Lady Horns Volleyball Squad Pulls Off Third-Place Finish


The Lady Longhorn volleyball team outdid even their coach’s expectations this past weekend when it finished third in the Coconino Invitational in Flagstaff.

The team made its best showing at the tournament, taking third out of a dozen teams. The performance comes on the heels of the team placing fourth at the Payson Invitational Tournament in early September, despite losing several players to injuries in the interim.

“I was extremely proud of them because we were really threadbare,” said coach Arnold Stonebrink. “We still have girls out with injuries, plus we had one backup front row player who never even showed up.”

With so few players available for the front row, if a girl performed poorly, Stonebrink had no one to sub in.

Luckily, everyone played hard and corrected their mistakes, he said.

In addition, the team fought back through the loser’s bracket, winning four straight games to make the final three.

“It took a lot of fortitude and energy, but they never got down,” Stonebrink said.

The tournament started out tough for the team, playing in one of the roughest pools Stonebrink has seen. But the girls rose to the challenge, winning seven of their 10 games.


Katelyn Curtis finished the Coconino Invitational with more than half her hits going down for kills. She also led the Lady Horns in aces with 13. Ultimately Payson landed in third place behind Flagstaff and tournament winner Tuba City.

The Longhorns battled Bradshaw Mountain first, sweeping both games. The victory was followed by two more big wins, this time against Valley Christian.

But the first win against Valley Christian almost didn’t happen. In the first set, the team blew a five-point lead and faced two set points.

Katelyn Curtis carried the team to victory.

Things started to come unplugged against Flagstaff, with the Longhorns winning one game and losing another. Tuba City followed with a clean sweep, outplaying the Horns 15-21 and 9-13.

The Longhorns finished strong against Page, winning both games.

“We were able to gut out and win the tough ones,” Stonebrink said.

With the No. 5 seed, the team opened championship bracket play against No. 12 Chinle and walked away with two solid wins.

The team then played Tuba City, a formidable team that outplayed the Longhorns a week earlier in the Longhorns’ own tournament.

“This time around, the result was the same — we lost,” Stonebrink said. “It was disheartening because a win would have given us an excellent chance of breezing into the final three. Instead, we were looking at a long trip through the loser’s bracket to reach our goals.”

The Horns breezed through two wins against Bradshaw Mountain and confidently took on Northland Prep — too confident for Stonebrink. “We were making mental mistakes and it was 14-14 when I noticed the girls were still goofy and smiling,” he said. “Their heads definitely weren’t in it.”

Five service errors later, the team faced a 17-19 deficit. Jayvee player Jaden Brunson came through big time. 

“She nailed three kills in a four-point Payson run, and we won the nail biter 21-19,” he said. “During the break between sets, I chewed the girls out for their lack of focus and intensity and in the second set we won, 21-12.”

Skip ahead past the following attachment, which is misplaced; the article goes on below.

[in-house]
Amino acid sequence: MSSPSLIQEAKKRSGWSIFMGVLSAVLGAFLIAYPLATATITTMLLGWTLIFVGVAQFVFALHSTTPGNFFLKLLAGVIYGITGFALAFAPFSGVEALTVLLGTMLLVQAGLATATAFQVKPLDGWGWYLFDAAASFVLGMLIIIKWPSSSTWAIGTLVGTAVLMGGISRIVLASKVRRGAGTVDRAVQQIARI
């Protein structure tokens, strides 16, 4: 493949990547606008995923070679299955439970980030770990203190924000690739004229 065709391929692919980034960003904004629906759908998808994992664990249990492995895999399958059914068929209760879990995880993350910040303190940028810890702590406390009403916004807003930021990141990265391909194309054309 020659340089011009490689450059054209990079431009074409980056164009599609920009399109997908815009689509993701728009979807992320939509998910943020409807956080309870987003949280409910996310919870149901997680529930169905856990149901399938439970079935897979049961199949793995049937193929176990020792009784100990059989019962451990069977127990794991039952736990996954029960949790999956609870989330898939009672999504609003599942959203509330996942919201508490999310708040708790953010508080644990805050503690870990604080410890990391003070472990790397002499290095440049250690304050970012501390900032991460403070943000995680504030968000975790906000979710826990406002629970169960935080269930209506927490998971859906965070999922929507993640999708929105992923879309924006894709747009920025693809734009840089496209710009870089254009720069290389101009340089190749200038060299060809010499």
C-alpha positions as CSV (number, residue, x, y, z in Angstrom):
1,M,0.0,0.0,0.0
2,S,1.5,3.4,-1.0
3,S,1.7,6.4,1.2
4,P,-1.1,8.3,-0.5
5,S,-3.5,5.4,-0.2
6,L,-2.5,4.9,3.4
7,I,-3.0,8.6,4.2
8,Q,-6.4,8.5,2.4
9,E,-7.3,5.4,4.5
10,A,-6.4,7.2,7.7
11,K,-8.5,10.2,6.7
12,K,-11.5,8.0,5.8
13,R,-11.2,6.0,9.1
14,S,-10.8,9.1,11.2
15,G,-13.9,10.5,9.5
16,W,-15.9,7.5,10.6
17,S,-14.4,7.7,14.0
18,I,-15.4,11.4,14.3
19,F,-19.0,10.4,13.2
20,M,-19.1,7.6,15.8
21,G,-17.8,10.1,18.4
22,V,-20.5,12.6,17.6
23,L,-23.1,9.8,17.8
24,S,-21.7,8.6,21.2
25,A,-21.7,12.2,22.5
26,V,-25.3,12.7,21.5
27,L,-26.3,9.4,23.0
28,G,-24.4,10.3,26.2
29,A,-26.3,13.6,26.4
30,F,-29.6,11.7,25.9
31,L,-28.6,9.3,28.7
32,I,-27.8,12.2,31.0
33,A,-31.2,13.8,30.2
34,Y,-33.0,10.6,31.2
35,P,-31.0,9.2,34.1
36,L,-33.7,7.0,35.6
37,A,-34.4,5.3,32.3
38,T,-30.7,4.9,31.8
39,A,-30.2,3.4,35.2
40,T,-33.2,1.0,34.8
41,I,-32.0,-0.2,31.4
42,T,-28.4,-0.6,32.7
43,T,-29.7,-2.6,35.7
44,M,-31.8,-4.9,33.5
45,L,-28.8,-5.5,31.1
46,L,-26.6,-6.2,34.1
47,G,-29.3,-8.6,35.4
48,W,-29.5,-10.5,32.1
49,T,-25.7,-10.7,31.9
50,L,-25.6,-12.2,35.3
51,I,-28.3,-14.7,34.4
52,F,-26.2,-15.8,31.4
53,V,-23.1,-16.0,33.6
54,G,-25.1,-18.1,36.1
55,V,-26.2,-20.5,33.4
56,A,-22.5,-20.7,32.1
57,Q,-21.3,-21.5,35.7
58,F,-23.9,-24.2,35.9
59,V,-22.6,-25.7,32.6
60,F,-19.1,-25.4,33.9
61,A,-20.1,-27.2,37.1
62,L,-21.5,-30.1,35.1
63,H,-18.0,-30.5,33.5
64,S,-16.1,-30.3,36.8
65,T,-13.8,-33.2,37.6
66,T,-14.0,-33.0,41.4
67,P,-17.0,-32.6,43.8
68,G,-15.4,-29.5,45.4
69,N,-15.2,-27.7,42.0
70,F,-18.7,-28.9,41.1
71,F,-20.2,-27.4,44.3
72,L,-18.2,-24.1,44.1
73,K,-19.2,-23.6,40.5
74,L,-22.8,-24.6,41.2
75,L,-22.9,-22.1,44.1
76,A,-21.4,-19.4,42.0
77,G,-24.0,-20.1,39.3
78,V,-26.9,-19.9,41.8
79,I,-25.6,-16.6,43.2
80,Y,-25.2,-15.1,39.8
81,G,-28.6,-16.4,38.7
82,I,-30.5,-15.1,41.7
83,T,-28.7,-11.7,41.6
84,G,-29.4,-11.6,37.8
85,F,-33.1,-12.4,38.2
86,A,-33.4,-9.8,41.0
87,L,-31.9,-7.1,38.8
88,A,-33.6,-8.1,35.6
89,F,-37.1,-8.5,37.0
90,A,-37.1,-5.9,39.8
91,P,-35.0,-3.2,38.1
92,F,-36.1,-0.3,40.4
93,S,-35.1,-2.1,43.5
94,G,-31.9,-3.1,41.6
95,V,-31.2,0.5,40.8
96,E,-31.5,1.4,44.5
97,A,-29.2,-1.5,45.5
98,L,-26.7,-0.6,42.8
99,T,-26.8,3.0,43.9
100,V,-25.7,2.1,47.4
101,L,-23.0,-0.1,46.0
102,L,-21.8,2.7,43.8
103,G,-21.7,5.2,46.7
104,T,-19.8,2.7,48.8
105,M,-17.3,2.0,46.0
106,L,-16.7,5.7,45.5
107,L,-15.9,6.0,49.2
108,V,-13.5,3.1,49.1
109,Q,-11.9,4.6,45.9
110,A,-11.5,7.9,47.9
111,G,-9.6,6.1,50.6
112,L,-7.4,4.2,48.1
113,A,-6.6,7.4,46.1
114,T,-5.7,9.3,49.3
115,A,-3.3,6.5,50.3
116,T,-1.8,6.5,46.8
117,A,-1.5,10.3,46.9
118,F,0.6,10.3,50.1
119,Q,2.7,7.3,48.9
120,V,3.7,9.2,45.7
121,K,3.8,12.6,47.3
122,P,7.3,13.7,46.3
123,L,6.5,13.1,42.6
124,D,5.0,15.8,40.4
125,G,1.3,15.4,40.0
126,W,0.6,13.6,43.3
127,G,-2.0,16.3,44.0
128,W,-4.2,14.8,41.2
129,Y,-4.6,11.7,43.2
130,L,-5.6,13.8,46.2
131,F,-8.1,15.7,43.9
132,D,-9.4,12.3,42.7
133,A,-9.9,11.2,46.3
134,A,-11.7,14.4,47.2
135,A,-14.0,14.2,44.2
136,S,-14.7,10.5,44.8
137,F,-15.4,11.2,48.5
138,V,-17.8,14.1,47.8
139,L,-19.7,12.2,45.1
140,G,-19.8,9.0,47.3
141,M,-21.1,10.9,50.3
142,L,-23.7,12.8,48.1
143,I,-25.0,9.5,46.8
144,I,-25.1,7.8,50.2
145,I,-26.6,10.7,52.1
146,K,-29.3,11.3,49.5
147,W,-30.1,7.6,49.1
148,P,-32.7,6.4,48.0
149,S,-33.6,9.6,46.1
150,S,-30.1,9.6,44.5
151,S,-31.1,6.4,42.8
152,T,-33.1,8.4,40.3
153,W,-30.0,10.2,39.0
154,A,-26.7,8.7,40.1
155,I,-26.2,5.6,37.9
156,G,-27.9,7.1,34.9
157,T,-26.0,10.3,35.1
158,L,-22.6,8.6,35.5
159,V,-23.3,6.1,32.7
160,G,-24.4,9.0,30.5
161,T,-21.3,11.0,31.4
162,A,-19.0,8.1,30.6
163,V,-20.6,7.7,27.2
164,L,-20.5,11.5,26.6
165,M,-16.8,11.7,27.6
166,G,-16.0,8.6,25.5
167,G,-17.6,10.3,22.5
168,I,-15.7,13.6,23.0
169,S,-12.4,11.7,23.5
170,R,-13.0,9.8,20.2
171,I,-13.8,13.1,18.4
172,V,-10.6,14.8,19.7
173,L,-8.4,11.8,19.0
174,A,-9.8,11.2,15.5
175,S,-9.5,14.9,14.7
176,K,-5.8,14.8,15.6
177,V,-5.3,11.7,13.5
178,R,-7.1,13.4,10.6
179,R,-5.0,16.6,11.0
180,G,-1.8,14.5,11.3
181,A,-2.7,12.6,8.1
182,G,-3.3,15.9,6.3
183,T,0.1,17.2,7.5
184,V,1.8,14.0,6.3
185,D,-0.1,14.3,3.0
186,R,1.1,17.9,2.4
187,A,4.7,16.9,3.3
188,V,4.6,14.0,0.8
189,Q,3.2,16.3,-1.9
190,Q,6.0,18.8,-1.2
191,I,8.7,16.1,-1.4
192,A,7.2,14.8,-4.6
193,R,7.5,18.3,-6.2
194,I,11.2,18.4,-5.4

The Longhorns then blew through No. 3 seed Coconino, propelling themselves into the final four.

Nerves finally caught up with the girls against No. 1 Sedona. Although they carried a modest lead through most of the set, they gave up four straight points and lost the first game. The Horns rebounded, however, with a win in the second game.

The third game against Sedona featured one of the best plays Stonebrink had seen the team complete. After trading the lead, Sedona was two points away from the win.

Megan Wessel then served two winners, giving Payson the lead. But Sedona rebounded, tying it up at 10.

“A perfect pass and set gave Emmee Ashby a chance to win it, but her hit was blocked.  She bumped up the block, and it created a joust at the net between Rachel Creighton and a much taller, bigger Sedona middle hitter,” he said. “Their hands met the ball simultaneously slightly on our side of the net. Rachel kept her hand on the ball and somehow muscled the ball onto Sedona’s side of the net. The ball barely touched a desperate Scorpion forearm before falling to the floor!”

The gutsy play gave Payson the win.

Payson’s reward for making the final three was taking on Tuba City again. “Playing them is tough with their solid serving, consistent passing, great coaching and smart, powerful hitting,” he said. “Playing them is like hitting your head against the wall.”

The Warriors outplayed the Horns in the first set, but battled back to tie things up in the second game. Emma Randall had eight kills and Jaden Brunson, four more. It was enough to tie things up, but the team ran out of steam.

Tuba City eventually won by four points.

Tuba City defeated Flagstaff in the championship finale.

Katelyn Curtis finished the tournament with more than half of her hits going down for kills. Rachel Creighton also hit well as a setter.

Stonebrink praised Megan Wessel as the team’s No. 1 passer with Kyleah Morgan in second. 

“The girls took turns shining on serving: Megan Wessel led in efficiency, Mckenzie Creighton led in service winner percentage and Curtis led in aces, with 13,” he said. “Megan Wessel led the team in digs followed by twin Kaitlyn Wessel. Rachel Creighton led the team in assists.”

This week, Payson takes on Camp Verde at home Tuesday, Fountain Hills on the road Wednesday and Saguaro on the road Thursday. 

The team sits at No. 24 in power points with the top two dozen teams eventually heading to state.


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